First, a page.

The relationship between vehicles and drivers’ are changing as automobile manufacturers work to develop autonomous driving technology. Research and testing have created new possibilities that could improve highway safety, be less harmful to the environment, offer better mobility, and create new economic opportunities.

In California the DMV released a draft of guidelines for autonomous driving, offering in-site into how regulators will address safety and privacy concerns. While officials excluded fully self-driving vehicles from their proposal, they do give manufacturers the opportunity to transition from testing to deployment. The rules apply to autonomous driving, more advanced than Tesla’s autopilot system, but less sophisticated than the Google car that has neither a steering wheel nor pedals. Eleven companies, including Ford, Google, Tesla and Honda, have permits to test in California.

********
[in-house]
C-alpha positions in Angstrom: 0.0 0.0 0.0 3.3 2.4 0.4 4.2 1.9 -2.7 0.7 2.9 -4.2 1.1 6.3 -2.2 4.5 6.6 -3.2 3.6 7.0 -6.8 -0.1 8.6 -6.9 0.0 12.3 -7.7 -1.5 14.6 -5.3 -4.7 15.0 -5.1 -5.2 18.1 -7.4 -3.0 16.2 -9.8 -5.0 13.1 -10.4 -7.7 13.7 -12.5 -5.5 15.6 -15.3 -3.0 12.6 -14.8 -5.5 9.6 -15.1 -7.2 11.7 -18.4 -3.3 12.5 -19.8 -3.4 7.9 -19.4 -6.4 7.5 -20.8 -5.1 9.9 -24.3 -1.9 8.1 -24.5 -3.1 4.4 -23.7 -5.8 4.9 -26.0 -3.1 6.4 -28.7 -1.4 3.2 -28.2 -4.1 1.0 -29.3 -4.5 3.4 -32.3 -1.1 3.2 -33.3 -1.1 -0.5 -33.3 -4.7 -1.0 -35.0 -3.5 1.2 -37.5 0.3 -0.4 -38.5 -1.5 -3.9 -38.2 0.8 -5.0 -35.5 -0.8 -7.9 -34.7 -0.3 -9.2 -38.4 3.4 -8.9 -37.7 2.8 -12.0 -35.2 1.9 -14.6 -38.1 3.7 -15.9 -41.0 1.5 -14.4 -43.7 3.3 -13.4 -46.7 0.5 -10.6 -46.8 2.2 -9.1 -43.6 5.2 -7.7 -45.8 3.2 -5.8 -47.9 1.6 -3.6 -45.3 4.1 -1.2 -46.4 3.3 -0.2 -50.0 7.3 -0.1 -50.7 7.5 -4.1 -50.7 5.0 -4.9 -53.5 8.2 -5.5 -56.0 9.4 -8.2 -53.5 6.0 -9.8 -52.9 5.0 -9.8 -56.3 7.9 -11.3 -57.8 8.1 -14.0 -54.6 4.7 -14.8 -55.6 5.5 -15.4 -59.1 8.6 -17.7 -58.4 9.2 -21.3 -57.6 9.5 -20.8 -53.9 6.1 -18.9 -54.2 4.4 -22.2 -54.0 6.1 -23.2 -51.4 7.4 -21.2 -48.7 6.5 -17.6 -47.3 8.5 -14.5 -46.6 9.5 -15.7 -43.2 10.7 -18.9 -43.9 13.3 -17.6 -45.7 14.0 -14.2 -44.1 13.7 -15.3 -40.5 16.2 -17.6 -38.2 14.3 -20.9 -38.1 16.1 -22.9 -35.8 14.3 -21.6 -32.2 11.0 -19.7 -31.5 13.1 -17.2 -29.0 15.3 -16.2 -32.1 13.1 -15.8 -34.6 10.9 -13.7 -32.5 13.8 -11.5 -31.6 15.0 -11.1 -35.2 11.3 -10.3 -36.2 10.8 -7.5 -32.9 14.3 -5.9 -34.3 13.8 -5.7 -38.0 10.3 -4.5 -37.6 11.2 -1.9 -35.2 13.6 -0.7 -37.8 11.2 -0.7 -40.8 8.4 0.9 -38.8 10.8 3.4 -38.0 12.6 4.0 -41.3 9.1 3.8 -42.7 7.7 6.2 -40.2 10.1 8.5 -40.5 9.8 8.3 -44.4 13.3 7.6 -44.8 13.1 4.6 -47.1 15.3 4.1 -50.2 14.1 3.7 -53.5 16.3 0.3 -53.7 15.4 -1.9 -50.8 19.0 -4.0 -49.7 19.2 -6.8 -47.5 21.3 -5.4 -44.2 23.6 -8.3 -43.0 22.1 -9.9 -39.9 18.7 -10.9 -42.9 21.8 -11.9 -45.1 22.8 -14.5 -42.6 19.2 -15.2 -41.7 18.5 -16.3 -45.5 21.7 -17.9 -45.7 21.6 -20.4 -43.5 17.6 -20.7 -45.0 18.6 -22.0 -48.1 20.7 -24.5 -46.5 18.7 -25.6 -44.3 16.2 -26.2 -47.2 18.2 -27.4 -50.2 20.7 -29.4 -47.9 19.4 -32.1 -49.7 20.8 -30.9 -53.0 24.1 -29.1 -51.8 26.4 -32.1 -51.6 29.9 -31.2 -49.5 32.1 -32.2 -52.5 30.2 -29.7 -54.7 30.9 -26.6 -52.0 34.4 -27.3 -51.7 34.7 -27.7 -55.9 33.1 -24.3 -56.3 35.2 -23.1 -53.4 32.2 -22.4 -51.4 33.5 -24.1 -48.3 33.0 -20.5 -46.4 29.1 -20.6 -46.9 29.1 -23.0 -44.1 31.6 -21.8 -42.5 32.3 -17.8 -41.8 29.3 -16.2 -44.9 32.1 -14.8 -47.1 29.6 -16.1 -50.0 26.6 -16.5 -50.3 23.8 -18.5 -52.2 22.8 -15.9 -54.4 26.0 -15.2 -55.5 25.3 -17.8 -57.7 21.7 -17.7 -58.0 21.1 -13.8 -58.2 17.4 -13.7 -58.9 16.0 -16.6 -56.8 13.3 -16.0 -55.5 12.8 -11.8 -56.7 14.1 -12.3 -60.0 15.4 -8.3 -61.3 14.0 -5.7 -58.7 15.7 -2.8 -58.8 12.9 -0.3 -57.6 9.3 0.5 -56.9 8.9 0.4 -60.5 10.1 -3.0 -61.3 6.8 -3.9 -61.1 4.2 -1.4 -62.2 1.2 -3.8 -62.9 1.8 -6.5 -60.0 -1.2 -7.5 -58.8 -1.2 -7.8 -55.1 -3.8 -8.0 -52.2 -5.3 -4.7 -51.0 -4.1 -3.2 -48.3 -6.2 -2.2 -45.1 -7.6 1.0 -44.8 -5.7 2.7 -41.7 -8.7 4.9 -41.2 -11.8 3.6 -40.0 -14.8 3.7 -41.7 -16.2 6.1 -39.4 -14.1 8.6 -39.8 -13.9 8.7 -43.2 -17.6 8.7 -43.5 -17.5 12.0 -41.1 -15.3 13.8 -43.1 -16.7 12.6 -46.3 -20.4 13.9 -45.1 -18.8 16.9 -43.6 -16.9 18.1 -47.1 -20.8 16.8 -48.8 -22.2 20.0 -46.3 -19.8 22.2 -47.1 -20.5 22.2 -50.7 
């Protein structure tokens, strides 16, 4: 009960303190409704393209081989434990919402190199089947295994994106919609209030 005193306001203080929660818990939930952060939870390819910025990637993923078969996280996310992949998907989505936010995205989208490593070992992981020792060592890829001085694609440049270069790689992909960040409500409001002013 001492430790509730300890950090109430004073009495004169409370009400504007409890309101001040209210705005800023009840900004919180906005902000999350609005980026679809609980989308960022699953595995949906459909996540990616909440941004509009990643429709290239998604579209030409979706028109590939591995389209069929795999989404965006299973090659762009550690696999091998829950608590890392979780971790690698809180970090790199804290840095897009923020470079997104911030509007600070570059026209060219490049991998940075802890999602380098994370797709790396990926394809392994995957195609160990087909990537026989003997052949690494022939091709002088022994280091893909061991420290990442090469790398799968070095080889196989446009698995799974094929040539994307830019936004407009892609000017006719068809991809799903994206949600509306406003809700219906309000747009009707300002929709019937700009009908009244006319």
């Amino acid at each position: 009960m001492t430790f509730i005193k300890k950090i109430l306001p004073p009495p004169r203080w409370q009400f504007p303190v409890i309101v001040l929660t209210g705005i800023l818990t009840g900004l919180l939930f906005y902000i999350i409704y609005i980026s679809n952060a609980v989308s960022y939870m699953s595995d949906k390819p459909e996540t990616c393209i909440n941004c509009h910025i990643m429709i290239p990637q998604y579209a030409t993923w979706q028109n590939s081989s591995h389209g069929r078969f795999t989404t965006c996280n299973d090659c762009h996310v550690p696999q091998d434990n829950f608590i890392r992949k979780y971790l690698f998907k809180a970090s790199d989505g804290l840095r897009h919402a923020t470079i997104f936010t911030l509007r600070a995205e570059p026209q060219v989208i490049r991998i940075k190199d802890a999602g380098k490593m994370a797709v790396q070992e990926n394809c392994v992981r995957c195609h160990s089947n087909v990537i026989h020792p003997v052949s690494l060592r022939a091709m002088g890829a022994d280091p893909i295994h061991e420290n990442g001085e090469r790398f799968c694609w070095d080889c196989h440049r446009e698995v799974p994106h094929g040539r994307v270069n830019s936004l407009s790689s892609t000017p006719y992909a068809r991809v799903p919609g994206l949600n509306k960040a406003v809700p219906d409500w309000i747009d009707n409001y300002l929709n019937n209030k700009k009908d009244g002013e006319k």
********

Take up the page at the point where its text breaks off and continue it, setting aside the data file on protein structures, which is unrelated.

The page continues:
Among the proposed requirements, a licensed driver would still be required to sit in the driver’s seat, ready to take the wheel if something happened. Drivers would be liable for any violations on the road, and manufacturers would be required to subject their vehicles to a third-party safety test. They would also need to apply for three-year permits that would allow them to lease, self-driving cars to the public.

Before granting that initial permit, both the manufacturer and an independent certifier would need to sign off that the car has passed safety testing. Any person who wants to lease or use one of the cars would need special training provided by the manufacturer, and then receive a special certification on their driver’s license.

California senate bill 1298 – Autonomous Driving In California
NHTSA Automated Vehicles Policy

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